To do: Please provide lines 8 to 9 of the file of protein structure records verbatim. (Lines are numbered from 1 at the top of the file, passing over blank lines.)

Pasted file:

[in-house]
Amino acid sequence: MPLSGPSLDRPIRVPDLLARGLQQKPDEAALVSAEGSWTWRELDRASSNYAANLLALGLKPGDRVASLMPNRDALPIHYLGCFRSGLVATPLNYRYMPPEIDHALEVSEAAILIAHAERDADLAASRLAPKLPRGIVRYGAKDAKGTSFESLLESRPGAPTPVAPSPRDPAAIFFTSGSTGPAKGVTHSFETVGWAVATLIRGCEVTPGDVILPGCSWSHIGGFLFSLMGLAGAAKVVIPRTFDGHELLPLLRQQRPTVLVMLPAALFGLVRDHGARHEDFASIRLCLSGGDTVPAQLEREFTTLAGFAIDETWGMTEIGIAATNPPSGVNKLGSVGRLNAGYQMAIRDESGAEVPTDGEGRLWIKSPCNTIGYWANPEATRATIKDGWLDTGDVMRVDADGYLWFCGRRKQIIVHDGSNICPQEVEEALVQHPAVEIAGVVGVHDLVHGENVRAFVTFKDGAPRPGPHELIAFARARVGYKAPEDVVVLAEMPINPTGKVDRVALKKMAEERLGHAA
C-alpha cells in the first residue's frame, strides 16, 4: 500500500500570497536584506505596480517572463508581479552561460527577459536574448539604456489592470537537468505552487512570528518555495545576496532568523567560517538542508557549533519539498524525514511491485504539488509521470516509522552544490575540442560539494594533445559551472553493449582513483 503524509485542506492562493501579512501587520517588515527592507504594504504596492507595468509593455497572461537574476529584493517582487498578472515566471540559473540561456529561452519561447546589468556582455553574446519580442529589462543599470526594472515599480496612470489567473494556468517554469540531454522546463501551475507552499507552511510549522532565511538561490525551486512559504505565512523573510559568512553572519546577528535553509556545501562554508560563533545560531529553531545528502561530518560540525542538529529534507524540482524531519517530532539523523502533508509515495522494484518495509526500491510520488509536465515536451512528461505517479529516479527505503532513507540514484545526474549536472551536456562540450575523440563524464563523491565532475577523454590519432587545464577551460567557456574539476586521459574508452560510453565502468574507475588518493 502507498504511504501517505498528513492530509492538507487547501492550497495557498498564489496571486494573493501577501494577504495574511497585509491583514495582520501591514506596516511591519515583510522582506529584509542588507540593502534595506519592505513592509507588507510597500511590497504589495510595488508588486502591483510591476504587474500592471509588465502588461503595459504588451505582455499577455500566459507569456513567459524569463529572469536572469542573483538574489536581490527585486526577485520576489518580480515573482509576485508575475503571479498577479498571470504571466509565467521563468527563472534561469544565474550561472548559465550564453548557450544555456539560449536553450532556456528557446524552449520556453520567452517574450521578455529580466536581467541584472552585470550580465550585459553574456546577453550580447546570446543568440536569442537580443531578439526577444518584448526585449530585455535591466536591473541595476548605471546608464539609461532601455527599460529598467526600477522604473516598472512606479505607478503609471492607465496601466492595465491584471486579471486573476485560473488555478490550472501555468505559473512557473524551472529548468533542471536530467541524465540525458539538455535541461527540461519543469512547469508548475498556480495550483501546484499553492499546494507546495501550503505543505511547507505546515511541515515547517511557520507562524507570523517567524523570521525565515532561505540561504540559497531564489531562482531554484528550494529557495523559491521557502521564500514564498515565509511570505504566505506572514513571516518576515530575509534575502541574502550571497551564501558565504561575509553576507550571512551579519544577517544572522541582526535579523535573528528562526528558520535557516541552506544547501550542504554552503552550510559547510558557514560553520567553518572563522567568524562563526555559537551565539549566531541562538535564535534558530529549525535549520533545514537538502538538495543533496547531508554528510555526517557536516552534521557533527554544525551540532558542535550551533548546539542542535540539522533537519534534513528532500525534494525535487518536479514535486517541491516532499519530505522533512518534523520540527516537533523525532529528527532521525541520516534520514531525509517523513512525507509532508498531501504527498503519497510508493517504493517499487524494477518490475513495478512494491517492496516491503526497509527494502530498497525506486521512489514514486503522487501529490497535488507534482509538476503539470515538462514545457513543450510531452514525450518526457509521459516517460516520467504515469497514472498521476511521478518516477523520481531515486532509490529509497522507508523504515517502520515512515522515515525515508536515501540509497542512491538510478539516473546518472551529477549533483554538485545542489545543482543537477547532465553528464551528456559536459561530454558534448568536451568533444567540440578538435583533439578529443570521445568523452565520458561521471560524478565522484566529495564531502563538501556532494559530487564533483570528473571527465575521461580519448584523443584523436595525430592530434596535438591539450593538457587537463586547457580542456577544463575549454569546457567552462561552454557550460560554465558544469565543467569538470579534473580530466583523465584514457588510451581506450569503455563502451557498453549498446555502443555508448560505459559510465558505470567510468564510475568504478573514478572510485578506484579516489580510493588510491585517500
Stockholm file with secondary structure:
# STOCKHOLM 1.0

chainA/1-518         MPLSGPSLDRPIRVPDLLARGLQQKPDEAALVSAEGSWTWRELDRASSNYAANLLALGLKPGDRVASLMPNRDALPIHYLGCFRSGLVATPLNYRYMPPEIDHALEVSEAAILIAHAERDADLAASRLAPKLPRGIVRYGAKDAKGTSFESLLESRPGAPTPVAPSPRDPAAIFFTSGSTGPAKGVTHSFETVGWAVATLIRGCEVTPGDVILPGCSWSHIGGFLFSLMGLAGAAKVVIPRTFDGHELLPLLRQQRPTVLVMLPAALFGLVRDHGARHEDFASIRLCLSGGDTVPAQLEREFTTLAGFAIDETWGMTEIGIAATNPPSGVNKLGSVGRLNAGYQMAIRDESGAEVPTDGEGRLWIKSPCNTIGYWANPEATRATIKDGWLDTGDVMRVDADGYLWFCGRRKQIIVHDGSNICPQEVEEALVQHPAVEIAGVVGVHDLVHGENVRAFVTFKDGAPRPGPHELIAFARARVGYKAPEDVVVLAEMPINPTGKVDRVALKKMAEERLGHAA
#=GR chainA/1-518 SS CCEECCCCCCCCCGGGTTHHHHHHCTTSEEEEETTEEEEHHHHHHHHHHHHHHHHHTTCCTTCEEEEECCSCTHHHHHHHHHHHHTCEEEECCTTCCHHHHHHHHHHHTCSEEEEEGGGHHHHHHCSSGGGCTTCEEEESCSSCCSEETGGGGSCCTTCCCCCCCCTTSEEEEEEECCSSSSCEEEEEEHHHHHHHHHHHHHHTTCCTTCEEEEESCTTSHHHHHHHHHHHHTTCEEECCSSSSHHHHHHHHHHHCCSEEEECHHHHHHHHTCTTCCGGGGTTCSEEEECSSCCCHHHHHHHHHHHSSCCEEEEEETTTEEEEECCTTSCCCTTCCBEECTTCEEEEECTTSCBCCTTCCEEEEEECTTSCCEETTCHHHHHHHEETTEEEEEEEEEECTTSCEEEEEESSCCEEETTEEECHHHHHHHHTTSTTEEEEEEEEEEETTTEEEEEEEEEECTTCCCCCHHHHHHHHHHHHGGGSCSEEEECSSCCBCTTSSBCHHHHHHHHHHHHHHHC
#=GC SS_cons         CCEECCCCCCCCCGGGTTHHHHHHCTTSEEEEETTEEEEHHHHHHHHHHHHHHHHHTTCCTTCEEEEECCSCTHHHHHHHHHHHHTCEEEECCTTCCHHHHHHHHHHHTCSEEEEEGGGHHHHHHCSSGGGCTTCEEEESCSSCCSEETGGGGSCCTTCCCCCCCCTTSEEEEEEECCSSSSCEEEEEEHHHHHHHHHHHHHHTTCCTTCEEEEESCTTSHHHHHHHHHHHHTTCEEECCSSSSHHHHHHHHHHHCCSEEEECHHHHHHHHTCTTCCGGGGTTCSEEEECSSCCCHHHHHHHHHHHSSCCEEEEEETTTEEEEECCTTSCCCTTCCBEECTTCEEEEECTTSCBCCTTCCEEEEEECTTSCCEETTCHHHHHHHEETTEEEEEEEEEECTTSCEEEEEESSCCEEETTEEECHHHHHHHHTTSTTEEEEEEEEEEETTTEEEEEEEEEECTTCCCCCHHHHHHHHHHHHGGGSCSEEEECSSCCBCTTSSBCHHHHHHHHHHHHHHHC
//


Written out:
#=GC SS_cons         CCEECCCCCCCCCGGGTTHHHHHHCTTSEEEEETTEEEEHHHHHHHHHHHHHHHHHTTCCTTCEEEEECCSCTHHHHHHHHHHHHTCEEEECCTTCCHHHHHHHHHHHTCSEEEEEGGGHHHHHHCSSGGGCTTCEEEESCSSCCSEETGGGGSCCTTCCCCCCCCTTSEEEEEEECCSSSSCEEEEEEHHHHHHHHHHHHHHTTCCTTCEEEEESCTTSHHHHHHHHHHHHTTCEEECCSSSSHHHHHHHHHHHCCSEEEECHHHHHHHHTCTTCCGGGGTTCSEEEECSSCCCHHHHHHHHHHHSSCCEEEEEETTTEEEEECCTTSCCCTTCCBEECTTCEEEEECTTSCBCCTTCCEEEEEECTTSCCEETTCHHHHHHHEETTEEEEEEEEEECTTSCEEEEEESSCCEEETTEEECHHHHHHHHTTSTTEEEEEEEEEEETTTEEEEEEEEEECTTCCCCCHHHHHHHHHHHHGGGSCSEEEECSSCCBCTTSSBCHHHHHHHHHHHHHHHC
//